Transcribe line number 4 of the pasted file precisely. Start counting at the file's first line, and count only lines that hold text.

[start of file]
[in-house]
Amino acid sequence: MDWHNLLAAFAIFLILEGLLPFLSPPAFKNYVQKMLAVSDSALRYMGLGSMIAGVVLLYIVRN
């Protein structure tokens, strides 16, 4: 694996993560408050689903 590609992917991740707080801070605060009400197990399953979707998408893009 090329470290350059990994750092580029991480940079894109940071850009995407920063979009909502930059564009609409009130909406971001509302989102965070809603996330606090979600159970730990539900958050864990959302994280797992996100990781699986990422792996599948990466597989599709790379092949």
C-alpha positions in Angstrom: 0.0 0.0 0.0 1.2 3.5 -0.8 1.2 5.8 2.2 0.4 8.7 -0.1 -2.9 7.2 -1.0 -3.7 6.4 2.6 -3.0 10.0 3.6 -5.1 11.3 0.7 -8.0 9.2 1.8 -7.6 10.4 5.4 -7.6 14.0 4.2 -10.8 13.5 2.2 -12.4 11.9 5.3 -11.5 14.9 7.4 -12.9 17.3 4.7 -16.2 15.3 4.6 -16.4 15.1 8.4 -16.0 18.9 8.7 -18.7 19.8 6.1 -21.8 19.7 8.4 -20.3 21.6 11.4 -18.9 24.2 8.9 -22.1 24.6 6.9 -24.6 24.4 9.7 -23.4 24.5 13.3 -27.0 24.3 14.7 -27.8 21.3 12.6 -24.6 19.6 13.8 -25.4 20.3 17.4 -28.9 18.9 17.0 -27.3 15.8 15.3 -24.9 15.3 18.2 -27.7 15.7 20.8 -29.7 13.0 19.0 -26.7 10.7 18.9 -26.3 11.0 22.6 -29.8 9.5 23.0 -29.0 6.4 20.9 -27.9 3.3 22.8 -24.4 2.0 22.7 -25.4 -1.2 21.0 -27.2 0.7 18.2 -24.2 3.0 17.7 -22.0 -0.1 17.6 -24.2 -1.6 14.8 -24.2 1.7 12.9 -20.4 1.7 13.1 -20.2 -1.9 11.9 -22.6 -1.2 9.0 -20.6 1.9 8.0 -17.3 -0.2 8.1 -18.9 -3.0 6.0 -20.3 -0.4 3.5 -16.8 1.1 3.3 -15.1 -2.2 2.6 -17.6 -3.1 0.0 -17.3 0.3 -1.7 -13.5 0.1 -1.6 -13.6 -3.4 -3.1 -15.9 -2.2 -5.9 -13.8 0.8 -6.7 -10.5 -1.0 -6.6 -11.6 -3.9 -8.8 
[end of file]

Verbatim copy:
C-alpha positions in Angstrom: 0.0 0.0 0.0 1.2 3.5 -0.8 1.2 5.8 2.2 0.4 8.7 -0.1 -2.9 7.2 -1.0 -3.7 6.4 2.6 -3.0 10.0 3.6 -5.1 11.3 0.7 -8.0 9.2 1.8 -7.6 10.4 5.4 -7.6 14.0 4.2 -10.8 13.5 2.2 -12.4 11.9 5.3 -11.5 14.9 7.4 -12.9 17.3 4.7 -16.2 15.3 4.6 -16.4 15.1 8.4 -16.0 18.9 8.7 -18.7 19.8 6.1 -21.8 19.7 8.4 -20.3 21.6 11.4 -18.9 24.2 8.9 -22.1 24.6 6.9 -24.6 24.4 9.7 -23.4 24.5 13.3 -27.0 24.3 14.7 -27.8 21.3 12.6 -24.6 19.6 13.8 -25.4 20.3 17.4 -28.9 18.9 17.0 -27.3 15.8 15.3 -24.9 15.3 18.2 -27.7 15.7 20.8 -29.7 13.0 19.0 -26.7 10.7 18.9 -26.3 11.0 22.6 -29.8 9.5 23.0 -29.0 6.4 20.9 -27.9 3.3 22.8 -24.4 2.0 22.7 -25.4 -1.2 21.0 -27.2 0.7 18.2 -24.2 3.0 17.7 -22.0 -0.1 17.6 -24.2 -1.6 14.8 -24.2 1.7 12.9 -20.4 1.7 13.1 -20.2 -1.9 11.9 -22.6 -1.2 9.0 -20.6 1.9 8.0 -17.3 -0.2 8.1 -18.9 -3.0 6.0 -20.3 -0.4 3.5 -16.8 1.1 3.3 -15.1 -2.2 2.6 -17.6 -3.1 0.0 -17.3 0.3 -1.7 -13.5 0.1 -1.6 -13.6 -3.4 -3.1 -15.9 -2.2 -5.9 -13.8 0.8 -6.7 -10.5 -1.0 -6.6 -11.6 -3.9 -8.8 